Explaining The Craze

The Little League® fans/supporters are by far the most prolific consumers when it comes to pins. Pins are issued by leagues and/or districts as commemorative tokens of yearly events/tournaments. Pins are issued as recognition of achievement or position held in a league or district. They may also be used for tournament play for trading with other little leagues, districts, regions, and countries. Most trading occurs near the end of the Little League® season in late May to the end of August (dates vary by division).

The various Little Leagues® have their end of the season Tournament of Champions (TOC), a double elimination tournament, to decide who is the best team in the league. Participants in the league TOC may get a custom pin or stock pin to commemorate the event. After the TOC comes all-stars where the best players from each league are selected and will compete with the other all-stars from the leagues in their district. This group of all-stars representing their league can play together from June through August. Advancing from tournament to tournament starting with districts, sections, division/state, regional, and ultimately to the Little League Baseball® World Series. Along the way each player may receive tournament recognition pins for representing their league or district.

As part of the experience many of the various spectators, teams, umpires, and league or district officers have decided to design their own pin to represent either themselves, their state and/or the district to which they belong. Many pin trading participants are lifelong friends and Little League colleagues that look forward to meeting annually, exchange pins, and catching up with one another. Traders find a place to congregate, open their pin bags and being bartering for pins in each other’s collection that they want. Often participating teams are unprepared for the pin trading experience, but they adapt into becoming pin traders themselves and enjoy the experience as much as the seasoned pin traders.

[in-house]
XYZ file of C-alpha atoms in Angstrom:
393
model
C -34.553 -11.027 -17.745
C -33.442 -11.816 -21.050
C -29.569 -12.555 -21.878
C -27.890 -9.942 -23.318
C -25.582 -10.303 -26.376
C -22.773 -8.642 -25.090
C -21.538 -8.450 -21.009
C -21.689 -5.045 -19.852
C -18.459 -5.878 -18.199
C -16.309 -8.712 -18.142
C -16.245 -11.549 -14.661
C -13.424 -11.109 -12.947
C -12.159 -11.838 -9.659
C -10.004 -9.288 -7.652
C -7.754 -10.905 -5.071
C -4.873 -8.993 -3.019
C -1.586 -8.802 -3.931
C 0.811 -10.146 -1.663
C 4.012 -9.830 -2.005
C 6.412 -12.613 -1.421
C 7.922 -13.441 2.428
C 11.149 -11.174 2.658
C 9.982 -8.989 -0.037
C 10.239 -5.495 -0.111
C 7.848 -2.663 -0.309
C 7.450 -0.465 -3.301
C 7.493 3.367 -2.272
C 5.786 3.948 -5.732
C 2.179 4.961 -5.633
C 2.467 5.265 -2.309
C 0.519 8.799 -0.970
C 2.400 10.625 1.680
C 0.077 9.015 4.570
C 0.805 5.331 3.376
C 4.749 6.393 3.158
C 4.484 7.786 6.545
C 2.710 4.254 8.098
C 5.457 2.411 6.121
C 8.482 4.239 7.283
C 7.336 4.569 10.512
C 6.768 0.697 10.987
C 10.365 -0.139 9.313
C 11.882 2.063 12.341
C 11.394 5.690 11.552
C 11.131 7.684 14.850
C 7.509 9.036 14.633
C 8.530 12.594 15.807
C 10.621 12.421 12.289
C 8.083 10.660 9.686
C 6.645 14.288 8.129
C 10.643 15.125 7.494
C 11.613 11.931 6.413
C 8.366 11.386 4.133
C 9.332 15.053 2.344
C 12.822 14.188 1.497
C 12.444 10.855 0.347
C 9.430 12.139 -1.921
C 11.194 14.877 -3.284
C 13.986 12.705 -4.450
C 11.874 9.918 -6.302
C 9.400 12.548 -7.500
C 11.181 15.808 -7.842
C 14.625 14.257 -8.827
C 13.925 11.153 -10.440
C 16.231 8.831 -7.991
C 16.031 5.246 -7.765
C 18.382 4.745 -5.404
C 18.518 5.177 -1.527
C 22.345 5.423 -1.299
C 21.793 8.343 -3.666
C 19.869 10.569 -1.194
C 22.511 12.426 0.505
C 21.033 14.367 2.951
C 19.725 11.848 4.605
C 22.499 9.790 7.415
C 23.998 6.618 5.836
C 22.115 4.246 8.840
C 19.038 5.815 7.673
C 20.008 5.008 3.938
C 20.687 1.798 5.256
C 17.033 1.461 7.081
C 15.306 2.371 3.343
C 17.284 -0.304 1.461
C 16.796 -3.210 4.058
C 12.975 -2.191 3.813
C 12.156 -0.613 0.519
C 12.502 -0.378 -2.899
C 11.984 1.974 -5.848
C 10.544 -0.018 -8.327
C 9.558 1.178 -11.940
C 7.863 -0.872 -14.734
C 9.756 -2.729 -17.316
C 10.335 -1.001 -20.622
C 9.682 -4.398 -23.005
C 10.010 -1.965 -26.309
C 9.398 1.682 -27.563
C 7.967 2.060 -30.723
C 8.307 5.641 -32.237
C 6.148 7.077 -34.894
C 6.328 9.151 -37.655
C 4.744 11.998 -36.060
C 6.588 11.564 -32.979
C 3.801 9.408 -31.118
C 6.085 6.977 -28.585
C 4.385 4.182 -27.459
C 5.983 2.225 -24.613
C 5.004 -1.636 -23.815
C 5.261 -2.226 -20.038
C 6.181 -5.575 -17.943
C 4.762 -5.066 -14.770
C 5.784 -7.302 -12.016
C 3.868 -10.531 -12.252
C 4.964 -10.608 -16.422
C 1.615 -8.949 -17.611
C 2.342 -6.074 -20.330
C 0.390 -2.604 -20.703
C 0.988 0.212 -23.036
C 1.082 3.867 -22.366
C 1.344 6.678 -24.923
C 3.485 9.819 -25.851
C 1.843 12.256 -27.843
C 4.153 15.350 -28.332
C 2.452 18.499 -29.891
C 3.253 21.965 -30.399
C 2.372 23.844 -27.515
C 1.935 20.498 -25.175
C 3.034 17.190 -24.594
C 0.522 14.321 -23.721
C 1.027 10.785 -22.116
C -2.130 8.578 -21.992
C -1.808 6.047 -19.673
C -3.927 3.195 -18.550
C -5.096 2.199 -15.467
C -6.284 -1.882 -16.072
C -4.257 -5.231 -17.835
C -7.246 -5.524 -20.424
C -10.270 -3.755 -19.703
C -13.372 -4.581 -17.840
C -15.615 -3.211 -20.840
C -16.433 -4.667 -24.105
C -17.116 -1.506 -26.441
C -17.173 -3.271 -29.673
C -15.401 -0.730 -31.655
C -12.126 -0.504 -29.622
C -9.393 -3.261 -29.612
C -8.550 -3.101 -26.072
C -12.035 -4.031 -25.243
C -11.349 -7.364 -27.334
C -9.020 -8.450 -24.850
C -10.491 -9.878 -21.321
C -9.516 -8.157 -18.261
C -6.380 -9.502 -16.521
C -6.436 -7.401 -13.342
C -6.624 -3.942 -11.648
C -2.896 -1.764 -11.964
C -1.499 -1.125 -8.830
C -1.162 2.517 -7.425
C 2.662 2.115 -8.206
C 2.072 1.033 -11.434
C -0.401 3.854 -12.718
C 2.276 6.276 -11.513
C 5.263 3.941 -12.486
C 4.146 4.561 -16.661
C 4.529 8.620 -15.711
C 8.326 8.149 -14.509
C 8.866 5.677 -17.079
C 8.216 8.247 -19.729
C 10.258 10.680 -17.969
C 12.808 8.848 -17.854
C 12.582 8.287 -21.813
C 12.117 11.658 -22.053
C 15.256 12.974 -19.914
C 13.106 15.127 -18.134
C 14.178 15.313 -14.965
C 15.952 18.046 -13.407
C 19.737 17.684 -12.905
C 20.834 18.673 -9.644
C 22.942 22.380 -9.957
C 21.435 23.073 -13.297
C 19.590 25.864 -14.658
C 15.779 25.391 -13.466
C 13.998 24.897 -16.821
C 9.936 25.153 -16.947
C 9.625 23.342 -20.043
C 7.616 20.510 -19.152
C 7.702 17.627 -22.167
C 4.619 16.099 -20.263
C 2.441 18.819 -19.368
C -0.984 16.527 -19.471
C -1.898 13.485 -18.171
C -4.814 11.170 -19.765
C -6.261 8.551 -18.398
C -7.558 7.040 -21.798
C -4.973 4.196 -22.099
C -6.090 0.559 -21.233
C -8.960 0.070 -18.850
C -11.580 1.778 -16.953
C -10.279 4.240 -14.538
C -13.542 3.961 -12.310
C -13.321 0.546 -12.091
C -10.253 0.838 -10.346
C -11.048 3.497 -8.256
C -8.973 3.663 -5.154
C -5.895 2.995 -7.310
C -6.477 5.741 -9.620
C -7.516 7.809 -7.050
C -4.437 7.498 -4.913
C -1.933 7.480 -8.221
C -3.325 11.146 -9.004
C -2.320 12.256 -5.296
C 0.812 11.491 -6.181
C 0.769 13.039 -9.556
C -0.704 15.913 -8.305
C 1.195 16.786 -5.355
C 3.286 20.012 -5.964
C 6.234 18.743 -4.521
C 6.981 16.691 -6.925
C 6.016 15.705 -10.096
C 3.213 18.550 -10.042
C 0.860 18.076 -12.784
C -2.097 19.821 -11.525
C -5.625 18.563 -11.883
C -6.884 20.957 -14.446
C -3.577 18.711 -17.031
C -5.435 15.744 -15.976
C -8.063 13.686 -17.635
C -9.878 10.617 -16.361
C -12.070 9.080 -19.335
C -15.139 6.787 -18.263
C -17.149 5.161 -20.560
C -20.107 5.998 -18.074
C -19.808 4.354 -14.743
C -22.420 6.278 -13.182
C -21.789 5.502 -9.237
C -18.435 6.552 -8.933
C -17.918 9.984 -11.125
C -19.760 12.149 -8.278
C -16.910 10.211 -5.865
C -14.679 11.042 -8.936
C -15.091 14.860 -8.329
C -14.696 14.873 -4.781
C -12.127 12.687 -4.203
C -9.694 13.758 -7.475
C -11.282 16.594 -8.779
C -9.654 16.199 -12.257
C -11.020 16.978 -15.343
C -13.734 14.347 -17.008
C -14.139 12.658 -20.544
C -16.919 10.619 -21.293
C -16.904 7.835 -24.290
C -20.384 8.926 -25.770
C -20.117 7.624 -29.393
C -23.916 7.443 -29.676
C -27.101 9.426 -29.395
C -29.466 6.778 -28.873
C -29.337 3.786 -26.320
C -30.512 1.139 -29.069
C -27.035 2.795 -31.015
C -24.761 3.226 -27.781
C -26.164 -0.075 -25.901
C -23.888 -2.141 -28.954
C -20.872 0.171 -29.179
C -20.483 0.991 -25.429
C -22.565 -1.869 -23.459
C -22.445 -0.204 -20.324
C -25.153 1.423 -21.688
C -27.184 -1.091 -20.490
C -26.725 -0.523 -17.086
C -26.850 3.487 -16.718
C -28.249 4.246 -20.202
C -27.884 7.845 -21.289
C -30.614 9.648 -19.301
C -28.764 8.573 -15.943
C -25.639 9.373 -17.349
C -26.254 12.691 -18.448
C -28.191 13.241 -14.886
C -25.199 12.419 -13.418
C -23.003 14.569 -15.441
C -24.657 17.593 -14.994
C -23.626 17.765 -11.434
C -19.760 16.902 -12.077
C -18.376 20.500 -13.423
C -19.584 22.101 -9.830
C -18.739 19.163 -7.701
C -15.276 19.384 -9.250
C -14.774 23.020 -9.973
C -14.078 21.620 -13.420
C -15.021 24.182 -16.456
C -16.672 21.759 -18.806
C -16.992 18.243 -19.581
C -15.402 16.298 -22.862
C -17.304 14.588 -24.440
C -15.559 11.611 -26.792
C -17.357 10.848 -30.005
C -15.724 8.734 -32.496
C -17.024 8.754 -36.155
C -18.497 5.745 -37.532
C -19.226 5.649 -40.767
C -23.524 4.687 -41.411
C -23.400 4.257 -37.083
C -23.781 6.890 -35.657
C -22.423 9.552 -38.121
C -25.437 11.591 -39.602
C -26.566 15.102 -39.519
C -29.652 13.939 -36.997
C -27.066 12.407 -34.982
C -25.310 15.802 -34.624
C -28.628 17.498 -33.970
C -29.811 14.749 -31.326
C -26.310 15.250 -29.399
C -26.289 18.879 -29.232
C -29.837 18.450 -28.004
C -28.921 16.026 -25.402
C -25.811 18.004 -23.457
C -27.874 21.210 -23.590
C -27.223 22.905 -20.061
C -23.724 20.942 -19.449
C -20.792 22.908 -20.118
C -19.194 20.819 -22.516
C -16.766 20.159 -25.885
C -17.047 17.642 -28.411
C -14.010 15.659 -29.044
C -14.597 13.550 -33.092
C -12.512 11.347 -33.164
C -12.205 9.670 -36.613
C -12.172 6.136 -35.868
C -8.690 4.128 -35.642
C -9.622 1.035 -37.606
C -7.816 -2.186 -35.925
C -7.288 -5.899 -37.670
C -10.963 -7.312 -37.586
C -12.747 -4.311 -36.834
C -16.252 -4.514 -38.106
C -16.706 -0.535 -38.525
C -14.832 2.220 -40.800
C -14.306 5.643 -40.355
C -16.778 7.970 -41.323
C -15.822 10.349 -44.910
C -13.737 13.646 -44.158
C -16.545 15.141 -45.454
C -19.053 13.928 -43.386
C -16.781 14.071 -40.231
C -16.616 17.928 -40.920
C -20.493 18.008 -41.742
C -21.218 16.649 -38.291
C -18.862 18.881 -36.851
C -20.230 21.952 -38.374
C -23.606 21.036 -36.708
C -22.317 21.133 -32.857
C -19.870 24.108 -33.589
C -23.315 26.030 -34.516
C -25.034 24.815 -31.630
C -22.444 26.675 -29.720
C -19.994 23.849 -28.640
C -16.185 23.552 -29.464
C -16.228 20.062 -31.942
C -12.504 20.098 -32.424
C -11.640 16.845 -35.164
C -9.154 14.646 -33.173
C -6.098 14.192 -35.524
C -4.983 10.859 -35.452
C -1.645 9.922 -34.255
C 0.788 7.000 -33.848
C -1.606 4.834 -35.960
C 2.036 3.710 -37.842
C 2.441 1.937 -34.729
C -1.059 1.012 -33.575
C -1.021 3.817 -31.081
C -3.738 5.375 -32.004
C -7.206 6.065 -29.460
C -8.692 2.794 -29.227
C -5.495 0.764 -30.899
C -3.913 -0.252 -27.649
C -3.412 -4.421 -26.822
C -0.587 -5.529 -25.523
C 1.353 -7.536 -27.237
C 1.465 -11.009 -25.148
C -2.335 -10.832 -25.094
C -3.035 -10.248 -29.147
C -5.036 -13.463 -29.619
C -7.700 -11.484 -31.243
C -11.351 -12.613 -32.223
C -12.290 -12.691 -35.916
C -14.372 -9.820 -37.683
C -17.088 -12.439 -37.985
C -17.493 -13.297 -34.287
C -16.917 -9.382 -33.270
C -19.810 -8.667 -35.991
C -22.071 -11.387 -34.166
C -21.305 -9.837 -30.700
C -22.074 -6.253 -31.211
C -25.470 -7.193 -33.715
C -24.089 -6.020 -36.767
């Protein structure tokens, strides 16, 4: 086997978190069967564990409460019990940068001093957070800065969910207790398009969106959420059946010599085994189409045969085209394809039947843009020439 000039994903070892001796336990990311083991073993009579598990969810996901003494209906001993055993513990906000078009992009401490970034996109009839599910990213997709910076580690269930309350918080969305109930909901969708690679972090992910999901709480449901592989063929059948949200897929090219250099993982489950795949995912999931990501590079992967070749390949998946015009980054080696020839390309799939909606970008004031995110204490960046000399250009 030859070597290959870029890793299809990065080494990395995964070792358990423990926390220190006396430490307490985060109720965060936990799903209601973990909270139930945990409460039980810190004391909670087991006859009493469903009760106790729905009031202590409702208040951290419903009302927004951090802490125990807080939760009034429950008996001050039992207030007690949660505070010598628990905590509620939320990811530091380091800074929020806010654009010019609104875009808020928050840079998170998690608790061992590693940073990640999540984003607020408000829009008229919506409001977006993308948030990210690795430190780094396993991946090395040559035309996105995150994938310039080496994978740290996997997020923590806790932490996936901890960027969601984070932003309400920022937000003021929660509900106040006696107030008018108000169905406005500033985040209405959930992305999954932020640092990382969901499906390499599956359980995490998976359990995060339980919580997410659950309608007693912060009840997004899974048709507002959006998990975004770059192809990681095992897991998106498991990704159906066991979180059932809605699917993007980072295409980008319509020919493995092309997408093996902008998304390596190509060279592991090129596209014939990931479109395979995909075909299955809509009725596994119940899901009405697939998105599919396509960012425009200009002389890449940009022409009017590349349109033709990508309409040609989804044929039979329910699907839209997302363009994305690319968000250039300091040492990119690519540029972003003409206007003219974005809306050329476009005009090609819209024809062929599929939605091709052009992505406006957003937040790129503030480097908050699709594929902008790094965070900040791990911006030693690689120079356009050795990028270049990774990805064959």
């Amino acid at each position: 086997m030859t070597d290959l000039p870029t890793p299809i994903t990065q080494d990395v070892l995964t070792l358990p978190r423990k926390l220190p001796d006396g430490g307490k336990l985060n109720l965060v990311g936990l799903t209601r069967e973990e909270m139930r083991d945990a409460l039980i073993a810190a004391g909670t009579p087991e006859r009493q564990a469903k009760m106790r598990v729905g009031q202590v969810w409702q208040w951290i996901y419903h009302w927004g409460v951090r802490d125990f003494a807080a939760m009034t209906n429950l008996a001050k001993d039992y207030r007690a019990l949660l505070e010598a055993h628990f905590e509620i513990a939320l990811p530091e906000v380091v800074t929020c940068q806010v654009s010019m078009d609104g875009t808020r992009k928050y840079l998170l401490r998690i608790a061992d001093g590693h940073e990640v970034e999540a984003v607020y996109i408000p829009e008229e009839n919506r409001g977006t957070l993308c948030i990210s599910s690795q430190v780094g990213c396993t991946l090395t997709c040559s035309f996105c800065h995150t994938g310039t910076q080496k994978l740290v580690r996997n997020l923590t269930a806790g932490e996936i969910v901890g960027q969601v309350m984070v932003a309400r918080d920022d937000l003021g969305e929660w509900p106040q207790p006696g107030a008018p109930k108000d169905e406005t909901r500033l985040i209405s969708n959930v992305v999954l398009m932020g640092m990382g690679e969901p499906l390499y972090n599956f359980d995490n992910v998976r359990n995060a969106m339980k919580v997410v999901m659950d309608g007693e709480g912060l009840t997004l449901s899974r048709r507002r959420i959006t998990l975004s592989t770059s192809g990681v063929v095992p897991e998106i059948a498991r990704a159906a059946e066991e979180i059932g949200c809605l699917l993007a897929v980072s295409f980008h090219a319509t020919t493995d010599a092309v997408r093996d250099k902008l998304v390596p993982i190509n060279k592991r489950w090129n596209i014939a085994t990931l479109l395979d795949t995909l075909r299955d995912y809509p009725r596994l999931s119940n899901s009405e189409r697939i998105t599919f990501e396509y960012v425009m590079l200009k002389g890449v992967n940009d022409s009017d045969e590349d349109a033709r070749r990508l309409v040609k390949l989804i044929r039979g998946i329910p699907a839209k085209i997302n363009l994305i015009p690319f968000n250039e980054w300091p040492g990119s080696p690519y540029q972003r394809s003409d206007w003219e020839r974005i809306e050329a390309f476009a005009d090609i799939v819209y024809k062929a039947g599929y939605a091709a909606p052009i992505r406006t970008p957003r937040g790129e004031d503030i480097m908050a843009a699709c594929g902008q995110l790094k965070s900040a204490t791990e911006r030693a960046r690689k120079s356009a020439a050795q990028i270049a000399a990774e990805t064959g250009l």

Pin Trading is based on the old barter system with both parties assigning a value to each of their pins and making the judgment of whether or not they want to make the trade. However the cost that each trader paid to make their pin is hardly ever part of the conversation. Instead the value is based on how rare the pin is to find, the design of the pin, the size of the pin, the enhancements used in the design, and how unique the design pushes the limits of the pin industry (something that no one has seen before). To an extent pin traders are always trying to be innovative with new designs and have the most coveted pins for trading. Although Little League Baseball ends at the end of August, pin traders have begun already contemplating their designs for the next year.

The softball world percept of the pin is much like Little League®. It’s distributed at tournaments for participation and each team brings their own pin, usually in a pin bag or a towel, to trade with the other players prior to tournament play.

Softball is really into pin enhancements like the dangler, sliders, glitter, colored epoxy, and gemstones. They are not so much into large pins or 3D pins. However, unlike Little League®, the trading is done exclusively by the players and before tournament play begins.

The soccer world percept of the pin is mostly as a keep stake for participation in a tournament and is usually distributed to the coaches prior to the tournament. Usually the pins are about 1″ in size and incorporate the tournament logo. On some occasions pins are awarded in addition to a place medal or trophy.

The pin designs can get quite detailed but pin enhancements are rare given the size of the pins. The kids will attach the pins to their bags as badges of honor for the tournaments that they’ve participated or put them in a display case or other presentation along with their other awards. Soccer pins are not traded unlike Little League® or Softball, because they are meant to commemorate events.